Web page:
Often called “green diesel” or “second generation diesel,” refers to petrodiesel-like fuels derived from biological sources that are chemically not esters and thus distinct from biodiesel. Renewable diesel is chemically the same as petrodiesel, but it is made of recently living biomass. The term ‘renewable diesel’ means fuel derived from biomass (as defined in section 45K(c)(3)) using a thermal depolymerization process which meets- (A) the registration requirements for fuels and fuel additives established by the Environmental Protection Agency under section 211 of the Clean Air Act (42 U.S.C. 7545), and (B) the requirements of the American Society of Testing and Materials D975 or D396. The IRS’s ruling refers to any biomass process using heat as “thermal depolymerization” and the processed fuel is eligible for the $1-per-gallon blender’s tax credit. Renewable diesel blends follow the same nomenclature as biodiesel. Renewable diesel in its pure form is designated R100 while a blend comprised of 20% renewable diesel and 80% petrodiesel is called R20. Because renewable diesel is chemically the same as petrodiesel, it can be mixed with petrodiesel in any proportion but users may need to add an additive to address lubricity issue associated with compounds with no oxygen.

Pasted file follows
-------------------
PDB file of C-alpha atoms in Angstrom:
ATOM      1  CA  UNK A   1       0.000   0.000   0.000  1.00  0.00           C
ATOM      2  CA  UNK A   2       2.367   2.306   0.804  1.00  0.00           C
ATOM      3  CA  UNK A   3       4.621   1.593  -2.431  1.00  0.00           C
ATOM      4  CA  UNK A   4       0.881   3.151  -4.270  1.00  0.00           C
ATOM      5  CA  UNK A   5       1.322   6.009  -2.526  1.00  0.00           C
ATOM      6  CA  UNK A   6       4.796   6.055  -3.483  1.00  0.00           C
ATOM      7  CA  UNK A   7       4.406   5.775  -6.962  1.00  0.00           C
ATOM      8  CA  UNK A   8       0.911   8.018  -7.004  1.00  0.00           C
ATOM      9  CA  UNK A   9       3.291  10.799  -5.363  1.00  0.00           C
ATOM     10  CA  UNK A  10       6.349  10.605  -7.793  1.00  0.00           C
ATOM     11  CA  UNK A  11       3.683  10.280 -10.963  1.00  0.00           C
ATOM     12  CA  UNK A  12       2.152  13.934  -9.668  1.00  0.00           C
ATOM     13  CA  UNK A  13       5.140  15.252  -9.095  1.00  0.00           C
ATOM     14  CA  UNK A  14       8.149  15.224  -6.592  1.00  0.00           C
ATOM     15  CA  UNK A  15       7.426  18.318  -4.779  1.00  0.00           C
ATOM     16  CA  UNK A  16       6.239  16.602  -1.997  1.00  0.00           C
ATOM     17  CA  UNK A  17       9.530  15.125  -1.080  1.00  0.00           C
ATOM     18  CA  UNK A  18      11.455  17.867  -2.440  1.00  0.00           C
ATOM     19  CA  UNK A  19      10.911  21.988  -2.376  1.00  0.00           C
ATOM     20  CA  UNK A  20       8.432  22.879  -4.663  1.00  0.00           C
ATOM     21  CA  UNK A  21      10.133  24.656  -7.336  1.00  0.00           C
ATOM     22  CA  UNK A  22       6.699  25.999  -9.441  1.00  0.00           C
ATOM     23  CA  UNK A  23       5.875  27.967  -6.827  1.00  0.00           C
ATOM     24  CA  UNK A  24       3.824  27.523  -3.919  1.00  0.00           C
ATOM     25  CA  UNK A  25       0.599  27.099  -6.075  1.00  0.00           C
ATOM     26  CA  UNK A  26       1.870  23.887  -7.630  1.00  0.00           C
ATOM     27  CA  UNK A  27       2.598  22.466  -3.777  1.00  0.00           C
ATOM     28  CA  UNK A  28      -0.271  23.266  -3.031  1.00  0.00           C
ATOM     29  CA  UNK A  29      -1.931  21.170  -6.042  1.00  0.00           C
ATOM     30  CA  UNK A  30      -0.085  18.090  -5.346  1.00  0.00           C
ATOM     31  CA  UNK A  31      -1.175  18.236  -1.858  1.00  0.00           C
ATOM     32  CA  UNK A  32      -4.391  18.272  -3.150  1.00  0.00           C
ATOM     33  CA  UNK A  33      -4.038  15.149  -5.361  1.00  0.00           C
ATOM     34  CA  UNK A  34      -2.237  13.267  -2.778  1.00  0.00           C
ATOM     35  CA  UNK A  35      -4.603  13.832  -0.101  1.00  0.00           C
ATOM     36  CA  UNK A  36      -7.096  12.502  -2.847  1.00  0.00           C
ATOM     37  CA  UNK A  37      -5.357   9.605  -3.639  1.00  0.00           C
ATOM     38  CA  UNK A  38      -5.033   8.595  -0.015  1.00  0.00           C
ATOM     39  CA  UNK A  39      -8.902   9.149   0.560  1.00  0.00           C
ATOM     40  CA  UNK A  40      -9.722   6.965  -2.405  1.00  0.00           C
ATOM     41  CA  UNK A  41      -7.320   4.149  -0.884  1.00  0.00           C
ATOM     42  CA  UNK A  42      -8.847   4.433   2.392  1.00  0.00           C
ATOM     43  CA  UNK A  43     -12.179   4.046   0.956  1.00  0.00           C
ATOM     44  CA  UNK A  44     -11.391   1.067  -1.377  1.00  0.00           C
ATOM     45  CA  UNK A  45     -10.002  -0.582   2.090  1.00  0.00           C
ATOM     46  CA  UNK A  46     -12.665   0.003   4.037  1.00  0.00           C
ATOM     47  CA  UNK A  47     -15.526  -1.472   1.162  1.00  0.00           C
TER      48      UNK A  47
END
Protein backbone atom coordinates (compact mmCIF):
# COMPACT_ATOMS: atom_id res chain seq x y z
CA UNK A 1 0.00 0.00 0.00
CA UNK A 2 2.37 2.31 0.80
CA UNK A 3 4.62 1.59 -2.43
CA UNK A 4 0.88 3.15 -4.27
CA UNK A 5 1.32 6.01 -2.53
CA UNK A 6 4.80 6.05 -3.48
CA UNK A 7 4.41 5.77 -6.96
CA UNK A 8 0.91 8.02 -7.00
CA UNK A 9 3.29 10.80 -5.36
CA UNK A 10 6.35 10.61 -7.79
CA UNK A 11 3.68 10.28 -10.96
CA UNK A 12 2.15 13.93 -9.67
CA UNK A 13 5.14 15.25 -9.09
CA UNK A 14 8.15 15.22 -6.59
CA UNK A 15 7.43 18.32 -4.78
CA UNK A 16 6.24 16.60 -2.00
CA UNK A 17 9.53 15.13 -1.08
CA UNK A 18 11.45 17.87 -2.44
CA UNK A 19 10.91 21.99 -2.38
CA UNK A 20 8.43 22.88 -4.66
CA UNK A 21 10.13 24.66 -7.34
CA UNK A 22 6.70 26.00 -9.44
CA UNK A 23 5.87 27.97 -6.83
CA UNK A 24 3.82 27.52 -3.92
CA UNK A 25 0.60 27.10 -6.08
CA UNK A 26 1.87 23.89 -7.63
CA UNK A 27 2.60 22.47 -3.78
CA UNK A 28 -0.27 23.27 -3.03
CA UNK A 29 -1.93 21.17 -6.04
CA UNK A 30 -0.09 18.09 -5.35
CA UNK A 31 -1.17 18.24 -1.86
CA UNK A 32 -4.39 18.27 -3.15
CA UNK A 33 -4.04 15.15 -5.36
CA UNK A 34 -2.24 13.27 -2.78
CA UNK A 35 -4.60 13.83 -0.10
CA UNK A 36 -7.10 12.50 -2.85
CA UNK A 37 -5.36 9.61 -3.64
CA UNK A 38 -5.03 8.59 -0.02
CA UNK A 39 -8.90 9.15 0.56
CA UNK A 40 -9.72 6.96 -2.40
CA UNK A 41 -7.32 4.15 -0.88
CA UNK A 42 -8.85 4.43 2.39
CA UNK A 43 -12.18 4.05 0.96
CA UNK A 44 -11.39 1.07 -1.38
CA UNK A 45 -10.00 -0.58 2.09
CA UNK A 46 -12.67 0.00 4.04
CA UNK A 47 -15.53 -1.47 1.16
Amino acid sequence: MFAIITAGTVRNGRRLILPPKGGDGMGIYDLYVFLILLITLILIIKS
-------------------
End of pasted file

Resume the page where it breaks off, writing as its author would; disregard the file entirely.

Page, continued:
FREE WEEKLY NEWSLETTER
Learn more practical information like this in the OPIS Weekly Energy Update. It’s a FREE newsletter full of exclusive content, insight and education on the global energy market.